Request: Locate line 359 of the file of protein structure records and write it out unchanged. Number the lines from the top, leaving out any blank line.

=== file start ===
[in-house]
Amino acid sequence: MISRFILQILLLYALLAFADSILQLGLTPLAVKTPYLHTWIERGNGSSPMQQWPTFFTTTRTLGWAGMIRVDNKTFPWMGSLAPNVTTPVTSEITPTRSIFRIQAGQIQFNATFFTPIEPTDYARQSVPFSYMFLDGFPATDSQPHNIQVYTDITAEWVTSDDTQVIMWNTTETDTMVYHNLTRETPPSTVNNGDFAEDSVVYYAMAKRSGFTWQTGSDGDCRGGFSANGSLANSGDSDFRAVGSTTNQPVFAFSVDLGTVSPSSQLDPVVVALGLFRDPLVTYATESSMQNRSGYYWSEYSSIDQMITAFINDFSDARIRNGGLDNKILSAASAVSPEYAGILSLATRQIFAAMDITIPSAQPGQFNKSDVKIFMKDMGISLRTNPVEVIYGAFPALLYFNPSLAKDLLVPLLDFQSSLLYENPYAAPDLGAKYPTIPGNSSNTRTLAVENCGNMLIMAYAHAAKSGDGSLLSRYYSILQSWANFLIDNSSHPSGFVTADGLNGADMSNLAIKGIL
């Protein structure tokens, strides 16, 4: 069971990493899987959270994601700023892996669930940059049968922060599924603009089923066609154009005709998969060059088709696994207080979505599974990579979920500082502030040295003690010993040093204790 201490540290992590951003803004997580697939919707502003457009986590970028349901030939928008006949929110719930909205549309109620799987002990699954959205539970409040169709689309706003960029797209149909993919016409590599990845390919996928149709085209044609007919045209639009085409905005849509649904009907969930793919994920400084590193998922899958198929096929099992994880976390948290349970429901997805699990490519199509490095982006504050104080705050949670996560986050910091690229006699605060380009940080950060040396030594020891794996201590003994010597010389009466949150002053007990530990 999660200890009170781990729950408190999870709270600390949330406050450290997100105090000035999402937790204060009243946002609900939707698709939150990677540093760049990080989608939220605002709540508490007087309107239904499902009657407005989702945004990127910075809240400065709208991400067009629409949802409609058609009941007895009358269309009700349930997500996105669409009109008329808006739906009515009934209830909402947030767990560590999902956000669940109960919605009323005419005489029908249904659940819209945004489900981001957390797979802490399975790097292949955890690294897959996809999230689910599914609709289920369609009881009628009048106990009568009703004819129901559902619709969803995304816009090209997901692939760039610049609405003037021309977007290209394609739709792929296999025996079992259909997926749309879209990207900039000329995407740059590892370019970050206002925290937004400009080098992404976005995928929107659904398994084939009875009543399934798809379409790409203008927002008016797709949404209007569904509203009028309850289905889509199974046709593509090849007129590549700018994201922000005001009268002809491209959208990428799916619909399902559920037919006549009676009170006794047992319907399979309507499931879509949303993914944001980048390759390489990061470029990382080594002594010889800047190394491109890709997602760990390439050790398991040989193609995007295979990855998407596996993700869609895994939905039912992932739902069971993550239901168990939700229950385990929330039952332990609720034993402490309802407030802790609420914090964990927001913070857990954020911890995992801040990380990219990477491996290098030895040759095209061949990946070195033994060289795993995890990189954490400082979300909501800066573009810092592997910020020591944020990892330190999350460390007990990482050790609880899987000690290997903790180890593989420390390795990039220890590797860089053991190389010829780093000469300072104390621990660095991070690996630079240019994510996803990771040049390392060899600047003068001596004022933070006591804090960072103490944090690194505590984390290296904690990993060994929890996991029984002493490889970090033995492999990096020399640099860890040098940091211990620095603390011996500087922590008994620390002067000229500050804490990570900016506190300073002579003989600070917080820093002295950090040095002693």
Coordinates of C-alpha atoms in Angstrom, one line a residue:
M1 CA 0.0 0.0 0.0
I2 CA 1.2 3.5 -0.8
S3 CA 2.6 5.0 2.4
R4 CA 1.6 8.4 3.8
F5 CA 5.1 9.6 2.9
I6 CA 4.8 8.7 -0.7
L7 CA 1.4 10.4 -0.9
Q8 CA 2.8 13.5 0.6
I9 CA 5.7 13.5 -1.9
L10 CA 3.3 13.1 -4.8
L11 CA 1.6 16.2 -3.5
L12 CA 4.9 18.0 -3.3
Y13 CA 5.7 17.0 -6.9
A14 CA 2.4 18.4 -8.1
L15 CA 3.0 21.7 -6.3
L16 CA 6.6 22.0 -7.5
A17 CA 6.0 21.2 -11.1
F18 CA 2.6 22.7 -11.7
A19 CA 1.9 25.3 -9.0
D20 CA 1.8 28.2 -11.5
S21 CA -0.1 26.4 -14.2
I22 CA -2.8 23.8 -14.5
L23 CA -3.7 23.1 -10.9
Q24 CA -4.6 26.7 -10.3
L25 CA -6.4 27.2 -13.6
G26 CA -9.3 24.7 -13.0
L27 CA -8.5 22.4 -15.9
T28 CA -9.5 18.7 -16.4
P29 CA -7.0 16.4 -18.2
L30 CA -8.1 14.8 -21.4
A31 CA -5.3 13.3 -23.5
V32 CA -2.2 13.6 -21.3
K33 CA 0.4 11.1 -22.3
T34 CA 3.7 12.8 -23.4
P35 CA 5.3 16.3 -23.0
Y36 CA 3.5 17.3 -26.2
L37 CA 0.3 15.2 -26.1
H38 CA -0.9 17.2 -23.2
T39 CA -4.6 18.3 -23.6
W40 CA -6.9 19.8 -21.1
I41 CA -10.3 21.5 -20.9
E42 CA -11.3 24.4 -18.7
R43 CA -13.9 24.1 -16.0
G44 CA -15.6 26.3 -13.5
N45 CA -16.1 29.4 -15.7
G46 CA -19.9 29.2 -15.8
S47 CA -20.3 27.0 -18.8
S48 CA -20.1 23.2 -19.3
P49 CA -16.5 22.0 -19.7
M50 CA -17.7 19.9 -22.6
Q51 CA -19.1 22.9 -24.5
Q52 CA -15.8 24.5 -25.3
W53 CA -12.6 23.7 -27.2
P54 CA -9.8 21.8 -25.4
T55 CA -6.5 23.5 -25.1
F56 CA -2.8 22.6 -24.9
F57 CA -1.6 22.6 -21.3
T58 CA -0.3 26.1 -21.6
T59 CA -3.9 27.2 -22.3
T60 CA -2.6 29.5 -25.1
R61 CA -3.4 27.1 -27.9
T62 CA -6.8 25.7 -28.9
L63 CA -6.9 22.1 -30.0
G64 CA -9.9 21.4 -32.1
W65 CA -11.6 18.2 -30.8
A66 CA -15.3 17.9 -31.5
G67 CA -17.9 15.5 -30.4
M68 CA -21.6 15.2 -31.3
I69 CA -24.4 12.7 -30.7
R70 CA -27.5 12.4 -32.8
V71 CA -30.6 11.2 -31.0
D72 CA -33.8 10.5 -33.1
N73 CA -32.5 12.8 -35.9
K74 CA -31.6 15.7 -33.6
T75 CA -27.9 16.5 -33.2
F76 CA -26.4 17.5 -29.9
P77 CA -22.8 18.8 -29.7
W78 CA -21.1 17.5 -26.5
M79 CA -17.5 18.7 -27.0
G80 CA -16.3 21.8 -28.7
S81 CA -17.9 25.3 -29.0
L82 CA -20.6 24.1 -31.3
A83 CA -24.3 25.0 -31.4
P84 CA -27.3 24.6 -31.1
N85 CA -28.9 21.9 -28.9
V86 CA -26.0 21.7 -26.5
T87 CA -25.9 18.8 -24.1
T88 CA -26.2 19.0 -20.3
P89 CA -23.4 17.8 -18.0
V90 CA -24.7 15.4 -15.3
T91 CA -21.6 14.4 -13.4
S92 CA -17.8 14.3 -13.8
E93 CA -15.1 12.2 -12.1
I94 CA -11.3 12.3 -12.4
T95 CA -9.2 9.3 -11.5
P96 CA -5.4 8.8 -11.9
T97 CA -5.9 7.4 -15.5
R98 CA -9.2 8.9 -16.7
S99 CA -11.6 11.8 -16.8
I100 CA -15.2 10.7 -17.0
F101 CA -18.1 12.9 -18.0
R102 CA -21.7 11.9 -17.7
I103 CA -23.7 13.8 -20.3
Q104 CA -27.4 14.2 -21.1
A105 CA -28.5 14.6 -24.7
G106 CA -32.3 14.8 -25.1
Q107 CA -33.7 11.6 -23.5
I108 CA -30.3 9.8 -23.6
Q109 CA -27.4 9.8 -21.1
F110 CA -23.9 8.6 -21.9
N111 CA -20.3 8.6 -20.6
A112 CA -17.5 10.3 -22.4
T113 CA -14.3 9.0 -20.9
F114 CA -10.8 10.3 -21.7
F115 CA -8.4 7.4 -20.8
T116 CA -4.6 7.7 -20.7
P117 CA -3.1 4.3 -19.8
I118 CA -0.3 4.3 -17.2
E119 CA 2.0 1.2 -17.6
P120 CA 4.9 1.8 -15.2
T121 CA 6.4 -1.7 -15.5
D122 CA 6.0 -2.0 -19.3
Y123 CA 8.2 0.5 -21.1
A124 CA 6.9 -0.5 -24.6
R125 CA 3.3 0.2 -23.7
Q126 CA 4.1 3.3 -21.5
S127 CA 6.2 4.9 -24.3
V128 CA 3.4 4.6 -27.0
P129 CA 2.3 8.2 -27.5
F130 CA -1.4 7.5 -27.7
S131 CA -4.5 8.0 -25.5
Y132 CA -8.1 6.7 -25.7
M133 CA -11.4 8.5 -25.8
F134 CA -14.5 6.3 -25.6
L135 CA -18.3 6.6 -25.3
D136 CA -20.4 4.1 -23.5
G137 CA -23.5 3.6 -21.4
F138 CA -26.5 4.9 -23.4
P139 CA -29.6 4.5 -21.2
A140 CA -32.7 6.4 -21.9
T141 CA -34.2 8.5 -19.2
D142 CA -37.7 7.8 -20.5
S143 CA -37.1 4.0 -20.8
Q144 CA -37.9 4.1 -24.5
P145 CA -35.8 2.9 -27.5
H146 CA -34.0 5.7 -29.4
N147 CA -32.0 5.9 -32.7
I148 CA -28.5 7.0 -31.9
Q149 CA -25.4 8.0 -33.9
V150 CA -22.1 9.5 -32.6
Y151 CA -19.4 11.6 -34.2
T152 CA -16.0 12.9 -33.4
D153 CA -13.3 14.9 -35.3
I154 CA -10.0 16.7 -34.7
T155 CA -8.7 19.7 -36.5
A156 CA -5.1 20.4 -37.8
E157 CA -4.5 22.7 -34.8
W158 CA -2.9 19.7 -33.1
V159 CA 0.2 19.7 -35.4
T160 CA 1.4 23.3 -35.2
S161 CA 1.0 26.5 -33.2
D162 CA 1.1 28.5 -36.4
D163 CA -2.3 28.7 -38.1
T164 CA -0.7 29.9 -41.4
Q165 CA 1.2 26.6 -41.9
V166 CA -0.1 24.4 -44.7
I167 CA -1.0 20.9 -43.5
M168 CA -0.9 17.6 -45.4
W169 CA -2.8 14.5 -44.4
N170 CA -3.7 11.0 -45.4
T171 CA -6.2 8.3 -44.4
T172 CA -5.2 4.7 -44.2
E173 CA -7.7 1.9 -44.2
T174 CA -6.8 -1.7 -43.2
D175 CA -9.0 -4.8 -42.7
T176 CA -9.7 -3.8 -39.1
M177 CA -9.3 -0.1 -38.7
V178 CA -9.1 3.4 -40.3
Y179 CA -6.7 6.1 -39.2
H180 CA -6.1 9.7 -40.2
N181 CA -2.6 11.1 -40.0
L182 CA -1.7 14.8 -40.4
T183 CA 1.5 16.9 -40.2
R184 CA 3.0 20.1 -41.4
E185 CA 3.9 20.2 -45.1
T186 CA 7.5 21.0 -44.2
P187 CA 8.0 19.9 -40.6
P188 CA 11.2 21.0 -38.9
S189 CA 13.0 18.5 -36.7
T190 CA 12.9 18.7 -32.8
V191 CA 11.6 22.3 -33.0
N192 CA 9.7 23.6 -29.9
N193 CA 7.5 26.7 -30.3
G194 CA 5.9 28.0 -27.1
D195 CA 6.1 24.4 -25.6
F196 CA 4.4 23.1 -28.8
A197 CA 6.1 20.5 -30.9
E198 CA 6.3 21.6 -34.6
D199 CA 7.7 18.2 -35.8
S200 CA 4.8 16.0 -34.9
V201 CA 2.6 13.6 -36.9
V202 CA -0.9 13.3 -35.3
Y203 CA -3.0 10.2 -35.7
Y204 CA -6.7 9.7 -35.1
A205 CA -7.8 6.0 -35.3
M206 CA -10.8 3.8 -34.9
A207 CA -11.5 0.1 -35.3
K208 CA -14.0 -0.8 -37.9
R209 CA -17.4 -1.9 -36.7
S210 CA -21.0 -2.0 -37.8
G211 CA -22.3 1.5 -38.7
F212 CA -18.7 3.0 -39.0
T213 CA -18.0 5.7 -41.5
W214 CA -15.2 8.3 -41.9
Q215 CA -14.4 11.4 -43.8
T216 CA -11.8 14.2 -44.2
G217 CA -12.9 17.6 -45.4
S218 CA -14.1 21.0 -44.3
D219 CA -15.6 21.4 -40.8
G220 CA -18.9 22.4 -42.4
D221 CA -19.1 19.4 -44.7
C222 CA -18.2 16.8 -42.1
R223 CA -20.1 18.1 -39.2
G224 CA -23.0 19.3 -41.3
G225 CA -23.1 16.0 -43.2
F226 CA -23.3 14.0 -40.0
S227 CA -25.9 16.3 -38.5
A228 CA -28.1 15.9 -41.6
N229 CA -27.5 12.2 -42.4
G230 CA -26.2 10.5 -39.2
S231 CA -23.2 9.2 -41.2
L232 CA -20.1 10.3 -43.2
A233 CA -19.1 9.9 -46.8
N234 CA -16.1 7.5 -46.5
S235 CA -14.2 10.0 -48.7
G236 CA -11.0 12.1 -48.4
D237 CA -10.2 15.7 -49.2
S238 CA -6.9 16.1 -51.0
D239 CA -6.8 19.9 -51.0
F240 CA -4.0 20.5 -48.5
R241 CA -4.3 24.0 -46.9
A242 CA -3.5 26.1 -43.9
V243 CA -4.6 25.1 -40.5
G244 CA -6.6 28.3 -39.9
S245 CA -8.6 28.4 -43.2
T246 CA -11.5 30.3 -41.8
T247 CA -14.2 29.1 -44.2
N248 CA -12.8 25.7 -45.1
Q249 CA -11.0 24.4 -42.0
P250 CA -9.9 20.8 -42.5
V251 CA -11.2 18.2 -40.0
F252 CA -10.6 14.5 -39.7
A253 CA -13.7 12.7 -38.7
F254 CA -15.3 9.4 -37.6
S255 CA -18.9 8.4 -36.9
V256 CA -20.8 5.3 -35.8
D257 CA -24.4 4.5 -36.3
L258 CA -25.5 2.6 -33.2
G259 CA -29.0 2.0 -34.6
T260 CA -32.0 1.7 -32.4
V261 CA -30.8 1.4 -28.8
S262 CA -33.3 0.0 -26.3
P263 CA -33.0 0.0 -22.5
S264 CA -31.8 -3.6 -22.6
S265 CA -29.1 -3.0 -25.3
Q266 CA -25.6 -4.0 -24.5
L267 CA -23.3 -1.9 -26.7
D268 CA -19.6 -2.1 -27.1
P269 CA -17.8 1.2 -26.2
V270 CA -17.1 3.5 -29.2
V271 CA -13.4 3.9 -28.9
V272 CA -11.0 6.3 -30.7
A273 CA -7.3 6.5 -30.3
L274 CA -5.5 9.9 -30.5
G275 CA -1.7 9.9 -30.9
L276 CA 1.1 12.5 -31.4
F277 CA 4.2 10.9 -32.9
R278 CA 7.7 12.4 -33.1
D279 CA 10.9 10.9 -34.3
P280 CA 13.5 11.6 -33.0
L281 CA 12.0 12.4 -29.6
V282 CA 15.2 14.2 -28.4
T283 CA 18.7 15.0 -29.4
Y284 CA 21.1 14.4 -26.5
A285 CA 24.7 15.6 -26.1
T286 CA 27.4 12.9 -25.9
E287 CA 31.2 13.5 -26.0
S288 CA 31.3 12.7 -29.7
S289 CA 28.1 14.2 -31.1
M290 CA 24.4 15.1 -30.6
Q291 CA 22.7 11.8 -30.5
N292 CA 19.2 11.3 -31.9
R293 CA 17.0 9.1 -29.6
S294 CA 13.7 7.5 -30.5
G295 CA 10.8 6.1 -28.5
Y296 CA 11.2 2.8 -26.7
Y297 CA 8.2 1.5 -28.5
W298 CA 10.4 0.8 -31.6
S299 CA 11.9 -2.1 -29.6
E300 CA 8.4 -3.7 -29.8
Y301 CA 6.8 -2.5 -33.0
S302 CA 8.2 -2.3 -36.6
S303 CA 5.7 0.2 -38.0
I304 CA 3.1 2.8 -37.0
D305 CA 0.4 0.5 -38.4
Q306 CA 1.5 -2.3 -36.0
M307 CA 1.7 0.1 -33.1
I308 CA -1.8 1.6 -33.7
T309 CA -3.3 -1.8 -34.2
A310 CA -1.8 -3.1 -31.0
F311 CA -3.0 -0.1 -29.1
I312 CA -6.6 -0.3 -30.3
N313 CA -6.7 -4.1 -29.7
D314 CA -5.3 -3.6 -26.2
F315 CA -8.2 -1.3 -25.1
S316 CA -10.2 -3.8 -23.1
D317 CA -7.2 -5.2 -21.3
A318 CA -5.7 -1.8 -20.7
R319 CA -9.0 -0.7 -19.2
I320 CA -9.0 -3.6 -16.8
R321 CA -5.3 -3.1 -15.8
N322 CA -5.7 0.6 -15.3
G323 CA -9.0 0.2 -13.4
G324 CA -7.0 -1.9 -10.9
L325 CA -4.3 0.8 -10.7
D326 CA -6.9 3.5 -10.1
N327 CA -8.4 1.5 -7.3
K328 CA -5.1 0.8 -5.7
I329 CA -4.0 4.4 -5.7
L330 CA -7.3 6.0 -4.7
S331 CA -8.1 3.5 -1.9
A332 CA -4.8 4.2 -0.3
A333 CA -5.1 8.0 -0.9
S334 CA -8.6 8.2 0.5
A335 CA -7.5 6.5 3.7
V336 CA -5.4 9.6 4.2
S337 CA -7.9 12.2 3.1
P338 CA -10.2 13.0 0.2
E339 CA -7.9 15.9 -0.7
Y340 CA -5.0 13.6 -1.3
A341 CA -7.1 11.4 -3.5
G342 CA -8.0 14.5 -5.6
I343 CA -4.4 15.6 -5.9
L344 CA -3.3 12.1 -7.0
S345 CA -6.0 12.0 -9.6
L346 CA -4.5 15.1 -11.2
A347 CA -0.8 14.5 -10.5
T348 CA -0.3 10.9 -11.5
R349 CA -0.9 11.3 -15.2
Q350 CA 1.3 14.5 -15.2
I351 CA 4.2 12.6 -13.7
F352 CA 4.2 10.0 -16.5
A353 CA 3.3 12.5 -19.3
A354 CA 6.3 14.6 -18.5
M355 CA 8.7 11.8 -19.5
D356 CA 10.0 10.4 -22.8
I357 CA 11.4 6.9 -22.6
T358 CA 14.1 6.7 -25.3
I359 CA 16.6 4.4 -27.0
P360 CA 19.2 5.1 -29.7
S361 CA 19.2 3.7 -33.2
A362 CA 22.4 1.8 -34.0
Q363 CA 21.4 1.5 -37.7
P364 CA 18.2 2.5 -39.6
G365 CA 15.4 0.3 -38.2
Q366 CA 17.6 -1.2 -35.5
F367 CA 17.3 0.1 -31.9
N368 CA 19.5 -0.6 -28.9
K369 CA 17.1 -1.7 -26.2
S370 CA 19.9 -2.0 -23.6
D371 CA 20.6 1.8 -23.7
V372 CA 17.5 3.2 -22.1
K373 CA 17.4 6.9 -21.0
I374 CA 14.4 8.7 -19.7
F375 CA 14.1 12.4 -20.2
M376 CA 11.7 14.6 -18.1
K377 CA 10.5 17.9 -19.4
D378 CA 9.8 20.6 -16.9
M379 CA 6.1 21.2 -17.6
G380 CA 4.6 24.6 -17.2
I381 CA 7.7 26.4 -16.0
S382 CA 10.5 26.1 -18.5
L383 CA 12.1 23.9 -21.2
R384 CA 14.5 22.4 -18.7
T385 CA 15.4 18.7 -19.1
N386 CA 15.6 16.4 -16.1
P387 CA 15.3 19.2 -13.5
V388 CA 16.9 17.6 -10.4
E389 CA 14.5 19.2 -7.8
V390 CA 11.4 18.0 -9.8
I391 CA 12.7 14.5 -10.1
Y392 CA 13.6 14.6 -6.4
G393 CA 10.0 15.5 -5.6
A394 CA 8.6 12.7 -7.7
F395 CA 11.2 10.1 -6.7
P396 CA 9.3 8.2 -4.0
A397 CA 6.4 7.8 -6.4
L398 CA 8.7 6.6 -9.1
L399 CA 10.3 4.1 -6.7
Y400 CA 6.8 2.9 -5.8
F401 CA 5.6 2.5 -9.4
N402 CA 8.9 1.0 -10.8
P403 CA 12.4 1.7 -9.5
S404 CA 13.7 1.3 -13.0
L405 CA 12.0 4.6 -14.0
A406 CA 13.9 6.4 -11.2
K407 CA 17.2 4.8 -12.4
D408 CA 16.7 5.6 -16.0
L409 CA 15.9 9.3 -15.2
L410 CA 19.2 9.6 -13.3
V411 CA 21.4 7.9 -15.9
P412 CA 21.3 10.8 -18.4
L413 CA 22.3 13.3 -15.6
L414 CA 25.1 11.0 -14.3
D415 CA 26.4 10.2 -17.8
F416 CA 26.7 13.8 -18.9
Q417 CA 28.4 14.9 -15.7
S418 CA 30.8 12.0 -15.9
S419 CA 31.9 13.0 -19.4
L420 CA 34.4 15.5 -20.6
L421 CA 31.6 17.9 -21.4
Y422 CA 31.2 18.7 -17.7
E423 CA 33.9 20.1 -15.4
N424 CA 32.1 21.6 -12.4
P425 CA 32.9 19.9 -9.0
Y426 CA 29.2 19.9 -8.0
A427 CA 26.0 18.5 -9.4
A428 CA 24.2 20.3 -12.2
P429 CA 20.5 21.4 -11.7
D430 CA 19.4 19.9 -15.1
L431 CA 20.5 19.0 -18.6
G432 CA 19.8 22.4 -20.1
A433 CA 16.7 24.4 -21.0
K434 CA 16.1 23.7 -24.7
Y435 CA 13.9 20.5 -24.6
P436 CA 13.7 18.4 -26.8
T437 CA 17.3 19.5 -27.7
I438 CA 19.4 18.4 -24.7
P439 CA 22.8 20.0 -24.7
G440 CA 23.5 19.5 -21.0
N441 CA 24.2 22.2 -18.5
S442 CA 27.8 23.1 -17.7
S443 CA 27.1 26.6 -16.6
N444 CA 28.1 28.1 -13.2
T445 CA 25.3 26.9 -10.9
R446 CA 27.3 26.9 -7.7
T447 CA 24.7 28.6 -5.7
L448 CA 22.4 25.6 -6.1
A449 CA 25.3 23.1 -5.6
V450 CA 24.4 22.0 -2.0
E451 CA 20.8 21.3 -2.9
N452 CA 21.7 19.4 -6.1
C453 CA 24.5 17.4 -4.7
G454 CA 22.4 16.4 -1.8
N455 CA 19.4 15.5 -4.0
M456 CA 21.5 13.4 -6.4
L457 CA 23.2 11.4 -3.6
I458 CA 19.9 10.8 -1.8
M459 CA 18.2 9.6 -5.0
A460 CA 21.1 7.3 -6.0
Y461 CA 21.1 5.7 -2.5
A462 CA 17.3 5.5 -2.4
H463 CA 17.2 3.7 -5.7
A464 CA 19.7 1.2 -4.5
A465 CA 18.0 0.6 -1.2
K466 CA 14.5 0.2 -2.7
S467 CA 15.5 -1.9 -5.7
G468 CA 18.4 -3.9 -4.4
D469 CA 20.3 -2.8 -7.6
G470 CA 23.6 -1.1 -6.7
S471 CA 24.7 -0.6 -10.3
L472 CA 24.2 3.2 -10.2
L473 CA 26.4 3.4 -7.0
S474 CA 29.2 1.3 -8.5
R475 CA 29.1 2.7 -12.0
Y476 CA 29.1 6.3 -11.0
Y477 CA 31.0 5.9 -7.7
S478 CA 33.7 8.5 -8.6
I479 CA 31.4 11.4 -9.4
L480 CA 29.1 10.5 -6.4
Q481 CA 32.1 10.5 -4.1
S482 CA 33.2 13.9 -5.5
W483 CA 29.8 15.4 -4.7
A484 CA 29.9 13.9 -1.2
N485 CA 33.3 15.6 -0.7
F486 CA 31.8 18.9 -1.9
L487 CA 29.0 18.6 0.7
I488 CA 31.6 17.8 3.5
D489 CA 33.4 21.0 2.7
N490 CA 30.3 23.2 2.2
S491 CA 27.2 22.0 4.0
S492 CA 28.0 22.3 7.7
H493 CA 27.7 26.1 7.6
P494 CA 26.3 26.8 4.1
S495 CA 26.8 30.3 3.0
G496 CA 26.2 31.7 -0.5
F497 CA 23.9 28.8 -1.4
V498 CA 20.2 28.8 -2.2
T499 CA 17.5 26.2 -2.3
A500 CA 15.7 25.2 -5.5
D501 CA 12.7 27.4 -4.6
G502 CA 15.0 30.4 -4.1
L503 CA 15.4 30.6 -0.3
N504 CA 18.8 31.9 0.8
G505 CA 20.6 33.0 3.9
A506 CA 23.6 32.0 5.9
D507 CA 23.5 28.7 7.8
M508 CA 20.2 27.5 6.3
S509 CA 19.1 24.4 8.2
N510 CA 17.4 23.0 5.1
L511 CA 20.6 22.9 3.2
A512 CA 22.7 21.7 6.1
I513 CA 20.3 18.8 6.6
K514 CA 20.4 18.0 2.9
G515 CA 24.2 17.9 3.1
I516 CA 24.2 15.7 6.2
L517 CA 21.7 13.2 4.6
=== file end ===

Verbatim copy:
M355 CA 8.7 11.8 -19.5